Dogs chew to relive boredom, fight stress and work off excess energy. They may also chew as a symptom of separation anxiety. Regardless of the reason, chewing on baseboards presents a different problem than chewing on shoes or other household items. You can't put the baseboards away to treat the problem, so you must teach your dog not to chew, and limit his exposure to the baseboards until he understands the rules.
Use a taste deterrent. Taste deterrents, like their name implies, make whatever they are applied to taste bad, making it unappealing to your dog when he starts chewing. Taste deterrents are typically safe to use on most surfaces, but you may want to apply a small amount to a hidden area of your baseboard before spraying it over the entire area.
Keep an eye on your dog. This is the easiest way to prevent your dog from chewing on something you don't want him to chew on. When you are distracted or leave the house, put him in a crate to prevent him from chewing.
Provide physical and mental stimulation. A well-exercised dog is less likely to develop bad habits than one who spends the day alone, without stimulation. Take your dog for frequent walks, play games with him and provide toys that require him to work for a reward.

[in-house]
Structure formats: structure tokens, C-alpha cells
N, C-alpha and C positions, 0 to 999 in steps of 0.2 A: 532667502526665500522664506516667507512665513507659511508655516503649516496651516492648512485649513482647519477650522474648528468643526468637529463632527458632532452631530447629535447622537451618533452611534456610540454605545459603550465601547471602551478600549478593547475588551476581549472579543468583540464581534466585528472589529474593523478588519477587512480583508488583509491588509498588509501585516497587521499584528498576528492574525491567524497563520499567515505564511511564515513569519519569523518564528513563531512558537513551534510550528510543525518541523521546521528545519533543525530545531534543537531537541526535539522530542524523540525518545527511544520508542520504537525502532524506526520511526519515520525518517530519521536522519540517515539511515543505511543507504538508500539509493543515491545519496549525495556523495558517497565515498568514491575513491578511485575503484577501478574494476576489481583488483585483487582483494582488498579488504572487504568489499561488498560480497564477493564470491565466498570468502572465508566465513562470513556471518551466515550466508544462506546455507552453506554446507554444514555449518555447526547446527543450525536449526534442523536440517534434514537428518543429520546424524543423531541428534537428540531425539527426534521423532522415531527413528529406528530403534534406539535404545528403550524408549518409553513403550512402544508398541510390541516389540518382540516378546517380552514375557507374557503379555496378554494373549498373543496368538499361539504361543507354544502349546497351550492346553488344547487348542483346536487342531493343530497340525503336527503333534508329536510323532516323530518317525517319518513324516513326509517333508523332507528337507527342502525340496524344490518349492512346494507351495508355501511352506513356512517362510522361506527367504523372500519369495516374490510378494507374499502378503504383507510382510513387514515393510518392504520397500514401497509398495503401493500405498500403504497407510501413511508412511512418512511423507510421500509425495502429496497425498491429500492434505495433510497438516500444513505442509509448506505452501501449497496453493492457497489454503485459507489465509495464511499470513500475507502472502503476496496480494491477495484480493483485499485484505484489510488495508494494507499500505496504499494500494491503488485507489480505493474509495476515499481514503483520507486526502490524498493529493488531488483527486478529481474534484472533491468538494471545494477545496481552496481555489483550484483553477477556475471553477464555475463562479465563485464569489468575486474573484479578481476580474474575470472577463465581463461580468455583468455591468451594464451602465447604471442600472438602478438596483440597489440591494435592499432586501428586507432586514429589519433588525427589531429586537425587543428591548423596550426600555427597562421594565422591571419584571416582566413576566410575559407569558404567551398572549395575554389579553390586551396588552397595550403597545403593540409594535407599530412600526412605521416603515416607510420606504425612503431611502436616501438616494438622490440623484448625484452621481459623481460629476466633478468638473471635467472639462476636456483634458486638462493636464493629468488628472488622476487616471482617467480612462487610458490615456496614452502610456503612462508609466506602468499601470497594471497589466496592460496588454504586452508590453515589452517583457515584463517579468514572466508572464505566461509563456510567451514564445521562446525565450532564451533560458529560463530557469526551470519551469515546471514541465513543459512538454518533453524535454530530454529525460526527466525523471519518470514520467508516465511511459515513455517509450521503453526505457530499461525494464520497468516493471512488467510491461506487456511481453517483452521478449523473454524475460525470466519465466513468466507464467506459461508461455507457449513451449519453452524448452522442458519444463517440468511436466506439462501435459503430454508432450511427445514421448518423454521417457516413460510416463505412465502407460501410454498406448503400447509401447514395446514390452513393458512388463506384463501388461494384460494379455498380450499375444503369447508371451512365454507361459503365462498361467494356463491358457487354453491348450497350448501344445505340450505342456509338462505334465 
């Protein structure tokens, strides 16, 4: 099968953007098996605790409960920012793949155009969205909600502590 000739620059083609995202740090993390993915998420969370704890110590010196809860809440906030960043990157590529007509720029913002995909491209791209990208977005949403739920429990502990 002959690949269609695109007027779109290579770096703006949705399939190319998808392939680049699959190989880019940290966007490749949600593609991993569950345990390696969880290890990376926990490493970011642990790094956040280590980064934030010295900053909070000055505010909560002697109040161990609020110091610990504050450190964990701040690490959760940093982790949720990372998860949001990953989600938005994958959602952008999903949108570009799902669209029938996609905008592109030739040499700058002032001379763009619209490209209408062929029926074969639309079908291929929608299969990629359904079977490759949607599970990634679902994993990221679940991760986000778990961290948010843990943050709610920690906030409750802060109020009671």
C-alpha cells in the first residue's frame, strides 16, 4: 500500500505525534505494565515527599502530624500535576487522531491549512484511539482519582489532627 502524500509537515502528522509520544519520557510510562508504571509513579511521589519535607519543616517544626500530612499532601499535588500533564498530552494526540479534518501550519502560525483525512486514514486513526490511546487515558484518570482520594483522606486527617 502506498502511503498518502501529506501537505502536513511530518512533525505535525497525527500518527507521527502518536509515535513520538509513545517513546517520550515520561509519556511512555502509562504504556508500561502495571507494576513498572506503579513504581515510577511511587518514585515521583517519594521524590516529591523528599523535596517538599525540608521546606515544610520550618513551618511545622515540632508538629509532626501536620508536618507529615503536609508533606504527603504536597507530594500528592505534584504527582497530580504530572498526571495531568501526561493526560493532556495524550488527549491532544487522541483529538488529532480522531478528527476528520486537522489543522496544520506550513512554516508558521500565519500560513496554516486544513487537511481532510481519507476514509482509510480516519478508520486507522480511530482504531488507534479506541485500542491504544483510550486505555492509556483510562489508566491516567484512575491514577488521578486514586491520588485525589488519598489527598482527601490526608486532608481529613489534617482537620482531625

Treat separation anxiety. If your dog only chews when you are gone, he chews near the exit to the house, and the behavior is accompanied by barking, whining or howling, frantic running through the house, and even urinating in the home, your dog may be suffering from separation anxiety. This is a complex problem that requires thoughtful work with your dog. Consult your veterinarian, who may be willing to provide a prescription medication to help your dog deal with the separation. In the meantime, minimize the amount of time you are away from your dog, and keep him in a crate or other safe area while you are gone.